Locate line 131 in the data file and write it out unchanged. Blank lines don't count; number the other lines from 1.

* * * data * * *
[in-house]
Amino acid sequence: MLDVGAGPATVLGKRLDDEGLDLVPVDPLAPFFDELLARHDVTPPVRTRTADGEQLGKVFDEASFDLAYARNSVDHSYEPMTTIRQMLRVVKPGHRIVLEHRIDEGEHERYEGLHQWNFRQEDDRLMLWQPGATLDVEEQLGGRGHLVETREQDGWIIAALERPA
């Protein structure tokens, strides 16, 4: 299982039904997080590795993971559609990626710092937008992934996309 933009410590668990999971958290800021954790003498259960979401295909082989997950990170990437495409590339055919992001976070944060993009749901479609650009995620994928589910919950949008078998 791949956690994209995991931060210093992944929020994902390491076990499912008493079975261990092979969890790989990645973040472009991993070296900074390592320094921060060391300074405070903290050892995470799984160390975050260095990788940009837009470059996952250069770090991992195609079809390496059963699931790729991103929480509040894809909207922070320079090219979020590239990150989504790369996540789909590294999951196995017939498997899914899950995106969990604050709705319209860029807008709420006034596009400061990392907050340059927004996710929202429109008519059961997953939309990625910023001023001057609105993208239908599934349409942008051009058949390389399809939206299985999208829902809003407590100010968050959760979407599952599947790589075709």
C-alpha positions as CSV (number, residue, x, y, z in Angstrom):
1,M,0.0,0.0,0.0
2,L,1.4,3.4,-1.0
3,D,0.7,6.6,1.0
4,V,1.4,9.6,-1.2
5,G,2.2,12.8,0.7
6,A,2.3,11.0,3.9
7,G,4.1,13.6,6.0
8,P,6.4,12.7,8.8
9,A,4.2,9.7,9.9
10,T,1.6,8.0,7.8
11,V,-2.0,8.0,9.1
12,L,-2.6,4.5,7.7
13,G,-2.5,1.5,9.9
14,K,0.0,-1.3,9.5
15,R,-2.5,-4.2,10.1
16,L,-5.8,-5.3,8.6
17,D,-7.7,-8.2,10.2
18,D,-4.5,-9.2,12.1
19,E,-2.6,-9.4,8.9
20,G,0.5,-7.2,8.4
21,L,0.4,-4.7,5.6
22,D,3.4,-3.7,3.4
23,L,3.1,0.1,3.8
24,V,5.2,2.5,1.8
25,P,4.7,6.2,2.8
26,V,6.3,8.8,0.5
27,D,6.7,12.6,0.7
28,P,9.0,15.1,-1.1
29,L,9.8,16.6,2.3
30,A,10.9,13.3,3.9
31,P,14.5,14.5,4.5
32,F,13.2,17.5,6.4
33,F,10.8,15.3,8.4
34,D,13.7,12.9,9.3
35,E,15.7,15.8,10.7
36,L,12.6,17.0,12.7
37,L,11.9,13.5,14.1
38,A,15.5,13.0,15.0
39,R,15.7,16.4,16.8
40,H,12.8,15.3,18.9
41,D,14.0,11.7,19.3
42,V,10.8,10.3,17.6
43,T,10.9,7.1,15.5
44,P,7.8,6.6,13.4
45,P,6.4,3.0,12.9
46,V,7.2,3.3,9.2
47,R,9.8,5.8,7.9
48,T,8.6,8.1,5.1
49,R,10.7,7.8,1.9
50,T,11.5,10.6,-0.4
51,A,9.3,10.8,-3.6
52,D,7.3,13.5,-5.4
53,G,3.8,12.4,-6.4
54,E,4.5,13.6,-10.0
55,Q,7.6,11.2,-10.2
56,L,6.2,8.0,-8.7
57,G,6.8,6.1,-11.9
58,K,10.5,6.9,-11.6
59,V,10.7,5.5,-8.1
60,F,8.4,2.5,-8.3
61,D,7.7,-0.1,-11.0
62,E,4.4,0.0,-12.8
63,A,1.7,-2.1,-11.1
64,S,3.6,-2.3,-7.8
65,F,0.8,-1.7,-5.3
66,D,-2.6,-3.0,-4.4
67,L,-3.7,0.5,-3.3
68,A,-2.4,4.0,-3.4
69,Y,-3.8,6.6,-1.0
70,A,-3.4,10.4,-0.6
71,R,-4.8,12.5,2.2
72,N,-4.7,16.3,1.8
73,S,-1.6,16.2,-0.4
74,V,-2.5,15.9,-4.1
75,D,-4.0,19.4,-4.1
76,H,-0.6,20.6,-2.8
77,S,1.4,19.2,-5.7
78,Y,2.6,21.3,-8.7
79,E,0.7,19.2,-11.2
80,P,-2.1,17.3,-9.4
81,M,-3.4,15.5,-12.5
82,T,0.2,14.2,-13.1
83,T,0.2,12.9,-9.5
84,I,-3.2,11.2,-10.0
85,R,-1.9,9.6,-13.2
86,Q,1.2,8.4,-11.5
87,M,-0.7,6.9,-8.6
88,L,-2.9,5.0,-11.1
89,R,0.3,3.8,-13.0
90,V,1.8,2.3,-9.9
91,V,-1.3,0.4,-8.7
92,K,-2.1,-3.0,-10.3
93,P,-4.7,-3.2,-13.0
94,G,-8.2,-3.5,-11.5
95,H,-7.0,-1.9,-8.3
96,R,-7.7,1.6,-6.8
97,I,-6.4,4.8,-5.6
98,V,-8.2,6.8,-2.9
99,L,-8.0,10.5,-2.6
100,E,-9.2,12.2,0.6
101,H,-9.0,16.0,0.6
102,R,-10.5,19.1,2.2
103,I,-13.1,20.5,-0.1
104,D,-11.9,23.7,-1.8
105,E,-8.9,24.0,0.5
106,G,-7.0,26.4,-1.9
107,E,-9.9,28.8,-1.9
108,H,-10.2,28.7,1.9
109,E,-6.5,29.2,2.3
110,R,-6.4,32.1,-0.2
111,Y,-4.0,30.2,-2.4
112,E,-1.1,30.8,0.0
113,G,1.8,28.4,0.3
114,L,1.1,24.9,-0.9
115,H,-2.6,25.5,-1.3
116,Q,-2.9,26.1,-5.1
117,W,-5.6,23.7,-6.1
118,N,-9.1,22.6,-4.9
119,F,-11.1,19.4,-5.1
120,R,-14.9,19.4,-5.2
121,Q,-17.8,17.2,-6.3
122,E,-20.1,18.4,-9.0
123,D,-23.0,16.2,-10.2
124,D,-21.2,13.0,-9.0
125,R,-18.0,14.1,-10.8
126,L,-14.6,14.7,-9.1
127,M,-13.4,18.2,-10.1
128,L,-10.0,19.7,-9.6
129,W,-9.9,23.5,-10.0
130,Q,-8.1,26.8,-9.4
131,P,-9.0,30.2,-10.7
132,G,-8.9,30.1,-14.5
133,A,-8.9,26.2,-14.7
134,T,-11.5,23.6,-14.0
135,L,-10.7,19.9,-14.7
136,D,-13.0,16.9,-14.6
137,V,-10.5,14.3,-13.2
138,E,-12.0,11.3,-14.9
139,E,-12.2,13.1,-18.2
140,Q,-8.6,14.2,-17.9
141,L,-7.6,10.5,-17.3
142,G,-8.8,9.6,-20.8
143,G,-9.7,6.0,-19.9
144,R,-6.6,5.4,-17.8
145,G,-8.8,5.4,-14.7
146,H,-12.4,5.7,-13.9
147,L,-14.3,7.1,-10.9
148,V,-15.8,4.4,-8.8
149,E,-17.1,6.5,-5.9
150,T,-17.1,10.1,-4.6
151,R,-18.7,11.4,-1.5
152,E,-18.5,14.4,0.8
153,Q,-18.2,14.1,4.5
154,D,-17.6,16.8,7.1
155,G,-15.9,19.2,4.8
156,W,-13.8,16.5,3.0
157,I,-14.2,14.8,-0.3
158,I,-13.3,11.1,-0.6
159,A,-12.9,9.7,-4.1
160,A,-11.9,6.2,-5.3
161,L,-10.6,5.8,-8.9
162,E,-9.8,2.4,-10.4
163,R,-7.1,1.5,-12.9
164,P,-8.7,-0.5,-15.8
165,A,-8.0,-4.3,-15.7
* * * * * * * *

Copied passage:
127,M,-13.4,18.2,-10.1